Although the Obama administration’s much-anticipated new policy on the use of the so-called state secrets privilege, announced this morning, has drawn some praise, civil liberties lawyers and other critics of the use of the privilege don’t think it solves the problem.
Although the Obama administration’s much-anticipated new policy on the use of the so-called “state secrets” privilege, announced this morning, has drawn some praise, civil liberties lawyers and other critics of the use of the privilege don’t think it solves the problem.
The state secrets privilege allows the government to conceal certain evidence in a court case that, if disclosed, would endanger national security by revealing “state secrets”. But who gets to decide what is a state secret and whether it will actually endanger national security has long been a point of contention. The Department of Justice, first under President Bush and then under President Obama, has invoked the privilege to ask courts to dismiss every single legal case that has come before them seeking compensation for torture or warrantless wiretapping by the government. That’s led critics to charge that the administration is trying to use the evidentiary privilege not to protect national security, but to conceal government wrongdoing and avoid embarrassment, or worse.
Today’s announcement says the government will use the privilege more sparingly, and requires the attorney general himself to sign off on its use. But the provision does not bar the government from using the privilege to try to dismiss cases alleging government wrongdoing.
“They don’t anywhere say, ‘we will not seek dismissal on state secrets grounds at the outset’” of a case, said Ben Wizner, a staff attorney at the American Civil Liberties Union who’s come up against the privilege while representing victims of torture. “They say we’re going to make an effort to apply it as narrowly as possible. But that doesn’t change what they’ve been doing all along.”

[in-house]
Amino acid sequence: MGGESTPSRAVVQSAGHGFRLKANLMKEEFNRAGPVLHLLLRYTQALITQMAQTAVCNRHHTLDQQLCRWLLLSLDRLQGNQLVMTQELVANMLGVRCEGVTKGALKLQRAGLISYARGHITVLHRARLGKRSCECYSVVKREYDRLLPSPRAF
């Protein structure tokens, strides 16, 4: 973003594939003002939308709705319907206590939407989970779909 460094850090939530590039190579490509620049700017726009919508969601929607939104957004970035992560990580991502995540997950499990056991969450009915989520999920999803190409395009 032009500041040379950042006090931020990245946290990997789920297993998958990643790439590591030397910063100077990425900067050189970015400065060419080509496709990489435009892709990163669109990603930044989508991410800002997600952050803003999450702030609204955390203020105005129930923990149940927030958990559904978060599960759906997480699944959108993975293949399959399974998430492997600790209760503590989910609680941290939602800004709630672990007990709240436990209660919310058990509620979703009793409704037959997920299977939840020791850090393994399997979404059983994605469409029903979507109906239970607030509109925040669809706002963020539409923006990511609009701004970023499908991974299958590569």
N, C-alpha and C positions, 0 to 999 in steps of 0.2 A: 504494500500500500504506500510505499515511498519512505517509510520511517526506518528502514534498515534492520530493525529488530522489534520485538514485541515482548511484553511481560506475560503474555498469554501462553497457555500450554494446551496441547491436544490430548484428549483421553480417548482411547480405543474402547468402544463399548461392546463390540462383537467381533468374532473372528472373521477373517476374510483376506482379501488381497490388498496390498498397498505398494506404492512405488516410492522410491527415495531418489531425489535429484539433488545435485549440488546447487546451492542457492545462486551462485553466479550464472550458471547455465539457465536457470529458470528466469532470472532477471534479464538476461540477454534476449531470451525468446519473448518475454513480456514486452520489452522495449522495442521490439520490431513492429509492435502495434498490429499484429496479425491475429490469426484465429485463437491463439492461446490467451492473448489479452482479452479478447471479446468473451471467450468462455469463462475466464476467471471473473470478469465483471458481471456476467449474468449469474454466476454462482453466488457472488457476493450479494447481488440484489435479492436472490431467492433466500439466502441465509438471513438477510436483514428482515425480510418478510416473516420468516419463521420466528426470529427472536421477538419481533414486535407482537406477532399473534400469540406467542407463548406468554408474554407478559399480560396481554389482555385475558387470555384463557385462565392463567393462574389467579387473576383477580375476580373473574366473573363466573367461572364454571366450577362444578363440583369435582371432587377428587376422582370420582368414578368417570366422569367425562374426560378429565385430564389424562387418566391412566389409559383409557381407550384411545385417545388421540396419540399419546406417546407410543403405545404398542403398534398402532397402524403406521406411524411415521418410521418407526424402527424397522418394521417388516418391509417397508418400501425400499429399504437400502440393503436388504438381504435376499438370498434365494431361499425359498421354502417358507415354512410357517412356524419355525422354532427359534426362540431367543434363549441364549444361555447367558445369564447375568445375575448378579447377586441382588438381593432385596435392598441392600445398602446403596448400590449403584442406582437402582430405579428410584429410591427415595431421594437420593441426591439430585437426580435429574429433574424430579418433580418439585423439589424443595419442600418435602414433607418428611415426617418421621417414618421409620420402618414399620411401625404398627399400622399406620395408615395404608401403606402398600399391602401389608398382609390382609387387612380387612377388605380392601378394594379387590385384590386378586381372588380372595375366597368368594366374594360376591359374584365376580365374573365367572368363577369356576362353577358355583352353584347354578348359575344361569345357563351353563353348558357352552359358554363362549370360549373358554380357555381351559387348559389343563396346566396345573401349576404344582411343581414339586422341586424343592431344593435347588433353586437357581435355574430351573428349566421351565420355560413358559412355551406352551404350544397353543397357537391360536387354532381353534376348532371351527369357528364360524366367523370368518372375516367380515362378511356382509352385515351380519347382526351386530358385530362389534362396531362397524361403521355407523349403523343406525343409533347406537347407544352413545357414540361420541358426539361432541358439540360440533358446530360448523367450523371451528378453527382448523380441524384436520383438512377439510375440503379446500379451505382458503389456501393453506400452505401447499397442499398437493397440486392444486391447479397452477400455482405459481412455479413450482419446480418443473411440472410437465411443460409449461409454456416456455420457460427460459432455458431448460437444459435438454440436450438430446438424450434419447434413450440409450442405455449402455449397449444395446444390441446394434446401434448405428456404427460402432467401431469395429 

What the Department of Justice has been doing all along is essentially what the Obama administration has done in one case Wizner’s working on, in which a victim of torture due to the CIA’s “extraordinary rendition” program sued Jeppesen Dataplan, a subsidiary of Boeing, claiming the company was partly responsible for helping transport CIA prisoners to other countries to be tortured. The government claimed that allowing the case to go forward would reveal state secrets and endanger national security, and asked the court to dismiss it. Eventually, the ACLU won the right to proceed with the litigation, but the Obama administration in June asked the court of appeals to reconsider and dismiss the case.
“Any new policy will be an empty gesture if the administration continues to assert the same expansive theory of state secrets to dismiss cases brought by torture victims,” Wizner said Wednesday. “At the same time that they are rolling out this new policy with fanfare, they are asking the Ninth Circuit [Court of Appeals] to reverse its own decision and rehear the case because of state secrets.”
The Jeppesen case is one of several where the Obama administration has made the same expansive arguments that entire cases should be dismissed to protect state secrets, rather than simply excluding the particular piece of evidence that could actually endanger national security.
The real problem, say critics, is that the Obama administration is trying to use its new policy as a way to prevent the passage of legislation that will clarify the role of the executive versus the role of the courts.